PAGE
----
What sort of dark mirror have we stepped into where I rank the rogue above classes like druid? Well, it just so happens that rogue has two builds that benefit hugely with just a hint of multiclassing. The first of these is a ranged Phantom rogue* that takes a level of fighter to gain the all-important Archery Fighting Style. A +2 to attack rolls doesn’t sound like much, but it makes a huge difference, especially for the rogue, which only gets one attack per round to land its Sneak Attack.
The second, less common, build is the sword-and-board Arcane Trickster rogue. This build also takes one level of fighter, but this time for the shield and armor proficiencies, plus the defensive fighting style. This yields a build that enjoys 20 AC* right out of the gate, while still gaining all the fun goodies the Arcane Trickster gets at later levels. Though I haven’t seen this build in action, just looking at its offensive and defensive outputs easily earns rogue the sixth-place spot.
There’s not much to say on this entry. Are there many multiclass builds that enhance the wizard? No, not really. Is the wizard still the most powerful monoclass in the game? Yes, yes it is. The most viable subclass dip I’ve seen for the wizard is one level of cleric to secure heavy armor proficiency without slowing spell slot progression. Even then I would only recommend that dip for wizards looking to mix it up in melee. The wizard doesn’t even make a good dip class, as its intelligence requirement is one of the worst in the game. Like the druid, the wizard secures its high rank on the list almost entirely due to its monoclassed builds.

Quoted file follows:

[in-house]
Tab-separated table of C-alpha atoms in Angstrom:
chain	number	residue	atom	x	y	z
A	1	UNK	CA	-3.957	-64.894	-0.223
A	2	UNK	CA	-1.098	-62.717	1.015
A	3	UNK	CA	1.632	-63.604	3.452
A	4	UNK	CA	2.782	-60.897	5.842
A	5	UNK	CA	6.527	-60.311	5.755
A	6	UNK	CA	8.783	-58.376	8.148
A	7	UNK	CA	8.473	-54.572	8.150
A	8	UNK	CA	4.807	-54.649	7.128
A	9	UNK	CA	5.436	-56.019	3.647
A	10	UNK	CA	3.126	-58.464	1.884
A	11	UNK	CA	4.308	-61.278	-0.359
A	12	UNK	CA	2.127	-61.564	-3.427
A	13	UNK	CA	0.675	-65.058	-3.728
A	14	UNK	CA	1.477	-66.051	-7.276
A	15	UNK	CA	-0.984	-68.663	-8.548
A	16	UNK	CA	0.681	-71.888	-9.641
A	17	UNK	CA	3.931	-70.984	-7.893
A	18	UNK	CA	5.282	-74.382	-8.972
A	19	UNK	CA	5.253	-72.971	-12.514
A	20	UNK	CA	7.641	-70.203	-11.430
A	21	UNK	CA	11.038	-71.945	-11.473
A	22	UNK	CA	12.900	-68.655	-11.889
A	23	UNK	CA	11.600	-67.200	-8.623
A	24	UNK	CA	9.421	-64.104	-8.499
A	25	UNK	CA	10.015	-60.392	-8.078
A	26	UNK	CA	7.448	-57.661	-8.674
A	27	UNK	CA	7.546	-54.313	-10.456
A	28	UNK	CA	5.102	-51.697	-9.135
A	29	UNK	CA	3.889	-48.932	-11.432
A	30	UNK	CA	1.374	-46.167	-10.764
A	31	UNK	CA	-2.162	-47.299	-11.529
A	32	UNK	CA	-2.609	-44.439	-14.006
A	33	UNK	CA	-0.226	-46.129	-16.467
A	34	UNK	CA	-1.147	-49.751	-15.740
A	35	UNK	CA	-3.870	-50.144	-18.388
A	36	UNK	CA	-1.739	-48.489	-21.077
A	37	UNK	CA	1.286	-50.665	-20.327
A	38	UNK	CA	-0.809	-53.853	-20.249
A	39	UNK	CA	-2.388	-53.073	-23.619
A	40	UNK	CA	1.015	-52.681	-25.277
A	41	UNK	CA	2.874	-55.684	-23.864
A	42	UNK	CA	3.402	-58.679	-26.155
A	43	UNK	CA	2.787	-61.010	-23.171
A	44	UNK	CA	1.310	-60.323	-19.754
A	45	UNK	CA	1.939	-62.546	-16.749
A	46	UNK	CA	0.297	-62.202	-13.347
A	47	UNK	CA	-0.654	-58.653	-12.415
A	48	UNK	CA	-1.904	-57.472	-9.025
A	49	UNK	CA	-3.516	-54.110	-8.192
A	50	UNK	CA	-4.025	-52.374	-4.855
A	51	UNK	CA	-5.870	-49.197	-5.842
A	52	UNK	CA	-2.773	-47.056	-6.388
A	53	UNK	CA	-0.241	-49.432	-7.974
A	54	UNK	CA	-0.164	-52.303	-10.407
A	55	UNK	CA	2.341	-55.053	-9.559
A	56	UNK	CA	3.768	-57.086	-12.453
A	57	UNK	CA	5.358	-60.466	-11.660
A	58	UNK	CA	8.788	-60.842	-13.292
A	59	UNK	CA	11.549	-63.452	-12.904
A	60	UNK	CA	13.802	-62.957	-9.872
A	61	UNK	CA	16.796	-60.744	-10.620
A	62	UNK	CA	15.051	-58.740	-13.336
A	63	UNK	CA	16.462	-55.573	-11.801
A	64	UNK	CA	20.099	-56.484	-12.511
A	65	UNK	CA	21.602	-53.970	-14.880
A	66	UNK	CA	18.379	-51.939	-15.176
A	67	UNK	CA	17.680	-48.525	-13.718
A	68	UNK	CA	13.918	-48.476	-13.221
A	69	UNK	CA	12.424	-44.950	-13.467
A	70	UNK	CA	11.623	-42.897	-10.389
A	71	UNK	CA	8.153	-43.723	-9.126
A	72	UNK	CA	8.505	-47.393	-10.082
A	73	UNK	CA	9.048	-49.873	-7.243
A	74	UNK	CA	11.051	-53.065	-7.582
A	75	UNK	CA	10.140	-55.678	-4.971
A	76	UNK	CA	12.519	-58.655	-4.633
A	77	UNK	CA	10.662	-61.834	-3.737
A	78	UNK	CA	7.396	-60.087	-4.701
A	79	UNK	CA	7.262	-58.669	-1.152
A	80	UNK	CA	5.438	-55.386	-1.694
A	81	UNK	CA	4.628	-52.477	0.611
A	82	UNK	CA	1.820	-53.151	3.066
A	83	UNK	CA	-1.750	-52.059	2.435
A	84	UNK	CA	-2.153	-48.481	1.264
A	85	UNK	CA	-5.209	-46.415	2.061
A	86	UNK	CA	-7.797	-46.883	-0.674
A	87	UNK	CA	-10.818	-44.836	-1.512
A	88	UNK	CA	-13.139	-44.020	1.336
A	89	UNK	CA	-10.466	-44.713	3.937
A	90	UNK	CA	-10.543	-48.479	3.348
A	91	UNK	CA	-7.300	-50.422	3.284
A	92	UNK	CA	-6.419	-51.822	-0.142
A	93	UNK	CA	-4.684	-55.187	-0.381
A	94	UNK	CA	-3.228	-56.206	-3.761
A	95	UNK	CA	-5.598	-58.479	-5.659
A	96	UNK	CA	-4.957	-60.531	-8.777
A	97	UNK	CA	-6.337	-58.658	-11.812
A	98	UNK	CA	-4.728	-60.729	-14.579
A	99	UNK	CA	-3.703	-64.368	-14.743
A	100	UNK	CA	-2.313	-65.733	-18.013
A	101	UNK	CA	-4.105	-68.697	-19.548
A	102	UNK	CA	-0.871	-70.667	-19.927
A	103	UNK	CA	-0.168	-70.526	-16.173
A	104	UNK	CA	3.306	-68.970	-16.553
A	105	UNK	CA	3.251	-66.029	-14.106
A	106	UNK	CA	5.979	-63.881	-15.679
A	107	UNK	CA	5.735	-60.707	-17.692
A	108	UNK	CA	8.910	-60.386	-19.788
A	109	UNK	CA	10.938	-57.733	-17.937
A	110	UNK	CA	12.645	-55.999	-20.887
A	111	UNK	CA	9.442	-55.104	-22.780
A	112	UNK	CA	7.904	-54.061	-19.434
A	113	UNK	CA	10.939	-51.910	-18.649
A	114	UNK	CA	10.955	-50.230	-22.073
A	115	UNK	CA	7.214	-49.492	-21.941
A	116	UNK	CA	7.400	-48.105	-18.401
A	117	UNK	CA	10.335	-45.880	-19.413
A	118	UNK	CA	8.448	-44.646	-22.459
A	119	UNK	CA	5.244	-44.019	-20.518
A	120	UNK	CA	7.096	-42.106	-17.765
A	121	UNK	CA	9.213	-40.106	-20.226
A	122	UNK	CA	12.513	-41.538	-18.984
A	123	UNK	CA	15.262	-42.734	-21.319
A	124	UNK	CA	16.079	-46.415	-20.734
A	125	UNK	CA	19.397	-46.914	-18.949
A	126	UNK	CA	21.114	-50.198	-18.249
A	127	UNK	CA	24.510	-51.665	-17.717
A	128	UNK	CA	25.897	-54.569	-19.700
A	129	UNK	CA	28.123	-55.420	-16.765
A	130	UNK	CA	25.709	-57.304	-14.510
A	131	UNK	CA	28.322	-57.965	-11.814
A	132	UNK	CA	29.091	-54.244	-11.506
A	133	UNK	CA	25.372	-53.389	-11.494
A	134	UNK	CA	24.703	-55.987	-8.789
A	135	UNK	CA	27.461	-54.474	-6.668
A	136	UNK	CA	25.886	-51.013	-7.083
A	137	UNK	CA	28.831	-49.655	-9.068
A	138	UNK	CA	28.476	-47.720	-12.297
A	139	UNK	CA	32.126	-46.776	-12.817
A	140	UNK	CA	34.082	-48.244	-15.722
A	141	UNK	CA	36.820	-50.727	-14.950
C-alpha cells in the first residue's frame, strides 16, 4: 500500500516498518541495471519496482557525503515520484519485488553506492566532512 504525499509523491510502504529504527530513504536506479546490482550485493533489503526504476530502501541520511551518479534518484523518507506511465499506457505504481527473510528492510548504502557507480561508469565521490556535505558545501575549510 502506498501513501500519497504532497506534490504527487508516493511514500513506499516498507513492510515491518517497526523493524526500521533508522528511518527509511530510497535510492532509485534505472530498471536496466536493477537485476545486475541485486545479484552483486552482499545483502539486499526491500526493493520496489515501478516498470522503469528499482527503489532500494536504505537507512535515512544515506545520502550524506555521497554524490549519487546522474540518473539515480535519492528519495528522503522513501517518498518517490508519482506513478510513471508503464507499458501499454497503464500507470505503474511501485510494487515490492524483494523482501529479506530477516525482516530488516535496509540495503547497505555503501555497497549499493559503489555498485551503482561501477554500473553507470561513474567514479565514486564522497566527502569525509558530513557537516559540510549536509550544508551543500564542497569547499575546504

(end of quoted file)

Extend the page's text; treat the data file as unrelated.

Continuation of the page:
We’re in the home stretch now, with classes that are transformed by the addition of multiclassing. The sorcerer starts us off with two dips that massively improve the class: paladin and warlock. The first of these allows for the ever-popular Sorcadin. As I’ve said in other articles, I don’t regard the Sorcadin as highly as much of the community, but there’s no denying it is an impressive mid-game build that allows the sorcerer to operate as a powerful martial character using heavy armor and spells like Shadow Blade.
The second build the sorcerer gains is the same Sorlock I mentioned in the warlock’s entry, albeit stronger because this time we’re putting more levels in sorcerer. Five levels of Celestial/Pact of the Chain warlock, a level of Life cleric, and Divine Soul allows for an incredibly durable frontline damage dealer. This character has Spirit Guardians every fight thanks to its pact slots, maxes any dice rolled to heal it, adds the Life cleric bonus to its own healing, and has heavy armor. This is all without mentioning its access to the normal sorcerer spell list. Unfortunately I can’t go over every detail of this build here, but take my word for it: the sorcerer more than earns the fourth-place spot.
While I am a major proponent of playing classes the way you want, I also recognize that clerics are some of the better healers in 5E, specifically the Life cleric. On its own, the subclass’s Disciple of Life feature is a good buff to healing in the early game, but it falls off later as hit points scale past the amount it adds to healing. However, if you pair Life cleric with one level of druid or two levels of ranger, you get the amazing Goodberry I mentioned way back in the ranger’s entry. This time, however, we’re focusing on the much better class of cleric.